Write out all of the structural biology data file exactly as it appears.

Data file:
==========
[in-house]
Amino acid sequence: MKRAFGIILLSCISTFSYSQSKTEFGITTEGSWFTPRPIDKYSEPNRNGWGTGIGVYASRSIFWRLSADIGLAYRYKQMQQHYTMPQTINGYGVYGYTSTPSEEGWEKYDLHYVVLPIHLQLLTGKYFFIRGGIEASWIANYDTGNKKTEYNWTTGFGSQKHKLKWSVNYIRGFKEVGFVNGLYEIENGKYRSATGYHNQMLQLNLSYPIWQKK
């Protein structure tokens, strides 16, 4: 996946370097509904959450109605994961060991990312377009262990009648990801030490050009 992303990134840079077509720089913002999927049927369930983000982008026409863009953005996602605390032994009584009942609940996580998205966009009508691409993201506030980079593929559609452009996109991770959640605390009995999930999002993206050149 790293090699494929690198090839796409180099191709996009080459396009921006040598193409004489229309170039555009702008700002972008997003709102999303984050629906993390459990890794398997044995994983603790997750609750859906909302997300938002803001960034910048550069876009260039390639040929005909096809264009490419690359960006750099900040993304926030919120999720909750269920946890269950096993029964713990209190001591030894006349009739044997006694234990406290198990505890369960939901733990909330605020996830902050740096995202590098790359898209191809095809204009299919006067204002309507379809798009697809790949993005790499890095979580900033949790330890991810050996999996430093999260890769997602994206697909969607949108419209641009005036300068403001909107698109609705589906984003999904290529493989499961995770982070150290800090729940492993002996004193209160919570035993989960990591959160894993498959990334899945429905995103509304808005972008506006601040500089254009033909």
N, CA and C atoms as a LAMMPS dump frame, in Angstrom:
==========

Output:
[in-house]
Amino acid sequence: MKRAFGIILLSCISTFSYSQSKTEFGITTEGSWFTPRPIDKYSEPNRNGWGTGIGVYASRSIFWRLSADIGLAYRYKQMQQHYTMPQTINGYGVYGYTSTPSEEGWEKYDLHYVVLPIHLQLLTGKYFFIRGGIEASWIANYDTGNKKTEYNWTTGFGSQKHKLKWSVNYIRGFKEVGFVNGLYEIENGKYRSATGYHNQMLQLNLSYPIWQKK
């Protein structure tokens, strides 16, 4: 996946370097509904959450109605994961060991990312377009262990009648990801030490050009 992303990134840079077509720089913002999927049927369930983000982008026409863009953005996602605390032994009584009942609940996580998205966009009508691409993201506030980079593929559609452009996109991770959640605390009995999930999002993206050149 790293090699494929690198090839796409180099191709996009080459396009921006040598193409004489229309170039555009702008700002972008997003709102999303984050629906993390459990890794398997044995994983603790997750609750859906909302997300938002803001960034910048550069876009260039390639040929005909096809264009490419690359960006750099900040993304926030919120999720909750269920946890269950096993029964713990209190001591030894006349009739044997006694234990406290198990505890369960939901733990909330605020996830902050740096995202590098790359898209191809095809204009299919006067204002309507379809798009697809790949993005790499890095979580900033949790330890991810050996999996430093999260890769997602994206697909969607949108419209641009005036300068403001909107698109609705589906984003999904290529493989499961995770982070150290800090729940492993002996004193209160919570035993989960990591959160894993498959990334899945429905995103509304808005972008506006601040500089254009033909």
N, CA and C atoms as a LAMMPS dump frame, in Angstrom: